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Tick Season and Lyme’s Disease

By December 9, 2016 May 21st, 2024 Uncategorized

It is that season again folks and very important to be ‘aware’ and vigilant.

I contracted Lyme’s from a tick bite last summer, out in the Shubenacadie area. Coming from a tick infested area (South Carolina) I have always been diligent about checking. I found the tick early, removed her with a tick twister to avoid having her regurgitate, but still developed the classic Bull’s Eye rash 4 days later and immediately went to the doctor and was put on antibiotics. No issues since. Early detection is key. While the information out there says the tick has to be attached for 24 hours and engorged, I will tell you this one was not, on for less than 24 hours and was not engorged, but was embedded.

While most cats will remove ticks through grooming before they attach, we do still see some with infestations. Unfortunately there are very few, safe products available for cats. Please talk to your veterinarian if your kitty goes outdoors and is at risk. You are much more likely to have an issue if you have a dog in your home. There are newer tick and flea control options available for dogs now from your veterinarian including a chewable tablet in addition to the topical spot-ons. Please talk to them to find out what method is best for your specific situation and risk level.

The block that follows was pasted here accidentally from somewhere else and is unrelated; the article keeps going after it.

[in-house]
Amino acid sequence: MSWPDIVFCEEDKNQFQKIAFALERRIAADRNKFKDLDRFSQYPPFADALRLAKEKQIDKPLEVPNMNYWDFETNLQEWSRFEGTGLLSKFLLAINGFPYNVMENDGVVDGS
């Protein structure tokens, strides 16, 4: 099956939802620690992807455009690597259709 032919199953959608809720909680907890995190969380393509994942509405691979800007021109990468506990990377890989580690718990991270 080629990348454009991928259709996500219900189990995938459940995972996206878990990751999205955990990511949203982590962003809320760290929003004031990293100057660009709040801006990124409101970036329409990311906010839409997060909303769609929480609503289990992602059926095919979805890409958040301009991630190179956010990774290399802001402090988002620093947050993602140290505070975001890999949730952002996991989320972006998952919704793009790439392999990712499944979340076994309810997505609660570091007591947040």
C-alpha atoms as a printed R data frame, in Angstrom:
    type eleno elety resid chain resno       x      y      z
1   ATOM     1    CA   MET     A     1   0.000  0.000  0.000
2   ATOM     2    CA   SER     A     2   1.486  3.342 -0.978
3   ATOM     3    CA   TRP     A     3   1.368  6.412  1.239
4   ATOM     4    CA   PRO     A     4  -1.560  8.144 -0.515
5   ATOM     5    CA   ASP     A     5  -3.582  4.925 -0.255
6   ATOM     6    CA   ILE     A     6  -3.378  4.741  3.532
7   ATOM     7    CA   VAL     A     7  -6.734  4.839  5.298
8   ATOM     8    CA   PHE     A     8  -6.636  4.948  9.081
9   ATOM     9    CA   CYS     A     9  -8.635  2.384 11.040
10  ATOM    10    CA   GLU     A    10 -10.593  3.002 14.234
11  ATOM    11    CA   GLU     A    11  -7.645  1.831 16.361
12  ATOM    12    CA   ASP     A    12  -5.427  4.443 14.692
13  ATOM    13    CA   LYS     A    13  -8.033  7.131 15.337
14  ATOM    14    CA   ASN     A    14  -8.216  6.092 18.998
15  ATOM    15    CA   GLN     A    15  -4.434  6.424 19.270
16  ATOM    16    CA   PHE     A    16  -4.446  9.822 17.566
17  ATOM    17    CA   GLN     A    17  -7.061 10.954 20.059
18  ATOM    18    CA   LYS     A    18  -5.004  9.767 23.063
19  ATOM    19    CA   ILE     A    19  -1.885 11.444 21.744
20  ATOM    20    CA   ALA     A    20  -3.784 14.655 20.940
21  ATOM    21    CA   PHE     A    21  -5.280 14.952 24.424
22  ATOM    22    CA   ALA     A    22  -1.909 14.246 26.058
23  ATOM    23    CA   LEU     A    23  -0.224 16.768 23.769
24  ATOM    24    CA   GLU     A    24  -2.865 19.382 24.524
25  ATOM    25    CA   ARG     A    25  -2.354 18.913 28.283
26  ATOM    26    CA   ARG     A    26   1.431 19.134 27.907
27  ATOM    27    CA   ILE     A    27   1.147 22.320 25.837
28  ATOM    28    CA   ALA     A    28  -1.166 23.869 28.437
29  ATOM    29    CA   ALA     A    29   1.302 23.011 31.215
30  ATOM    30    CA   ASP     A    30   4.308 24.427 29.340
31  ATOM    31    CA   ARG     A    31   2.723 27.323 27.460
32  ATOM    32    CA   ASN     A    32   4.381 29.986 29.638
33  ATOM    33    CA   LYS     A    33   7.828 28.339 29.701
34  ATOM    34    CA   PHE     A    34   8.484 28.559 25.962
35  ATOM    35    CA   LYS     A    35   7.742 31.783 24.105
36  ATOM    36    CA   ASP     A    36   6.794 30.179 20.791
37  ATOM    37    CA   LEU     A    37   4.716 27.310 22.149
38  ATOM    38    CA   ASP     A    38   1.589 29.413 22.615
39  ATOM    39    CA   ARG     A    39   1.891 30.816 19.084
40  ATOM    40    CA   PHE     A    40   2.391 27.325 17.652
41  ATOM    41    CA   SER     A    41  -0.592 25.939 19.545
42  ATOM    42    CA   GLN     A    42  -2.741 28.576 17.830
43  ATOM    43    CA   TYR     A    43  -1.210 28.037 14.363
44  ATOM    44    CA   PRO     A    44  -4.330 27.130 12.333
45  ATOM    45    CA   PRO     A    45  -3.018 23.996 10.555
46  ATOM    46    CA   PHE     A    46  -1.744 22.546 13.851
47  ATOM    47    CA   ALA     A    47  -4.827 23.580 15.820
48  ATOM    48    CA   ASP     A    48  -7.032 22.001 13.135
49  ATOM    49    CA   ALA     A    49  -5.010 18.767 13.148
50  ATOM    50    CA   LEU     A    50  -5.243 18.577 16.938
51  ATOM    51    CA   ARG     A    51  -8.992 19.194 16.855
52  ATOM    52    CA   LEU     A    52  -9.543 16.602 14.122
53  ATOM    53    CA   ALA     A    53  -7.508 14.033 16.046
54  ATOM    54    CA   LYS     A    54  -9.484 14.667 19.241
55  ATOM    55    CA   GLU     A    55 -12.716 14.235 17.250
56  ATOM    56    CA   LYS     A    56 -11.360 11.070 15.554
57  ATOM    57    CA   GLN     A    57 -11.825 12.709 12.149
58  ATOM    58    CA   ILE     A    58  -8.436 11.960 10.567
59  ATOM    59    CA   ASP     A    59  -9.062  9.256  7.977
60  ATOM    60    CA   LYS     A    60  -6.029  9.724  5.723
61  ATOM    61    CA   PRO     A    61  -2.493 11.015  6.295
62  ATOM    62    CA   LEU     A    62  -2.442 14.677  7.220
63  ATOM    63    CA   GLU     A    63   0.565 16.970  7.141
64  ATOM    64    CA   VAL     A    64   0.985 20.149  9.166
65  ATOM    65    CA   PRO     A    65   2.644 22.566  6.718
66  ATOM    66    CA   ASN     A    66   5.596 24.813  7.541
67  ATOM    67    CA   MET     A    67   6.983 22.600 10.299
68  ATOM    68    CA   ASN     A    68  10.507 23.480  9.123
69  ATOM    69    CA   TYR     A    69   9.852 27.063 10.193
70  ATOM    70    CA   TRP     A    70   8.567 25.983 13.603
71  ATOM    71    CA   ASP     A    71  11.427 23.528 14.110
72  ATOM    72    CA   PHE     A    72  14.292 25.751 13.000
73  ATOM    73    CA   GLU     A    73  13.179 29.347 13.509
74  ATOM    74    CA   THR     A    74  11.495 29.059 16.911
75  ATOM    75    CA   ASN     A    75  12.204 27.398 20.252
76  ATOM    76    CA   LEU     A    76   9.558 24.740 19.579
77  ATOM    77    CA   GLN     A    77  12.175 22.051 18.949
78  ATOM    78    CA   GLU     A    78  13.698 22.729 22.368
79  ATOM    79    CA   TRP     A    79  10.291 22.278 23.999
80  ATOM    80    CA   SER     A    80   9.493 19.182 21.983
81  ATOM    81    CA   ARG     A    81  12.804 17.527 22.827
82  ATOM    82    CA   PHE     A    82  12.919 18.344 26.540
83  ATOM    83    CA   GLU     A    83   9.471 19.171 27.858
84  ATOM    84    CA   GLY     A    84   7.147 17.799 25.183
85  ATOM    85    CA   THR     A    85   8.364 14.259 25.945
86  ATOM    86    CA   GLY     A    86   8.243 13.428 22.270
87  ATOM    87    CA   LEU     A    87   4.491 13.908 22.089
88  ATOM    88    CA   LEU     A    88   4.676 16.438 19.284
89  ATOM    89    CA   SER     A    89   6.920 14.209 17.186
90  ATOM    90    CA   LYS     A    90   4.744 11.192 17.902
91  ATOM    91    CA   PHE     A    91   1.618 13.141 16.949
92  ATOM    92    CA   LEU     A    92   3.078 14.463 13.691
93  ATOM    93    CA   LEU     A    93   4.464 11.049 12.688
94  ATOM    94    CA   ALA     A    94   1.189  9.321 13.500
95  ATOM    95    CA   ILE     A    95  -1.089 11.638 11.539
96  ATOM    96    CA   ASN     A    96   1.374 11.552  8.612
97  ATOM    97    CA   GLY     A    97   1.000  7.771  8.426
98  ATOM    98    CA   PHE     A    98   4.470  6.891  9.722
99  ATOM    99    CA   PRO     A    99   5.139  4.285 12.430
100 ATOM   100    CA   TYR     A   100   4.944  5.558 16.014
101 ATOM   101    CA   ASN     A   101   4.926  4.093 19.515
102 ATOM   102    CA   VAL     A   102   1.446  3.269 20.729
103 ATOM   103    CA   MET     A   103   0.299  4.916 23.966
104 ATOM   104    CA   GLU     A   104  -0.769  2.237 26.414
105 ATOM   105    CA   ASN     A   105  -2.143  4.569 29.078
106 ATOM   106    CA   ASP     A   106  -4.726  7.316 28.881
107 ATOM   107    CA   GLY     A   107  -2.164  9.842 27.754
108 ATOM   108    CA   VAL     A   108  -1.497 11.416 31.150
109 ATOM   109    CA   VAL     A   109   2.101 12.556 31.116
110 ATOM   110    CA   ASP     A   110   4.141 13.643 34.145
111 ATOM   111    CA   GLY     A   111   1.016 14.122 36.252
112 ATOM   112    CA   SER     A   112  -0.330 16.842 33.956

If you live in an area with ticks some tips that may help limit them infesting your yard include creating a barrier of gravel around your yard as they do not  crawl across gravel. (this won’t work if you have trees overhanging the barrier)  Keep your grass mown as tall grass is a hiding spot for them.  If you have trees be aware that they do like to drop from overhanging limbs onto people and animals moving below them.  Perform a ‘tick check’ whenever you come inside from the ‘great outdoors’.  They like to hide in warm, dark spots.  Be sure to check behind your ears.     Check your pets when they come in from outside and if they do go outdoors in a ‘tick area’ include tick preventative/treatment.  Be aware that the ticks on your pets will not die ‘instantly’ with those products and may still drop off of your pet if not attached and seek another host.  There are more useful tips in the article below.…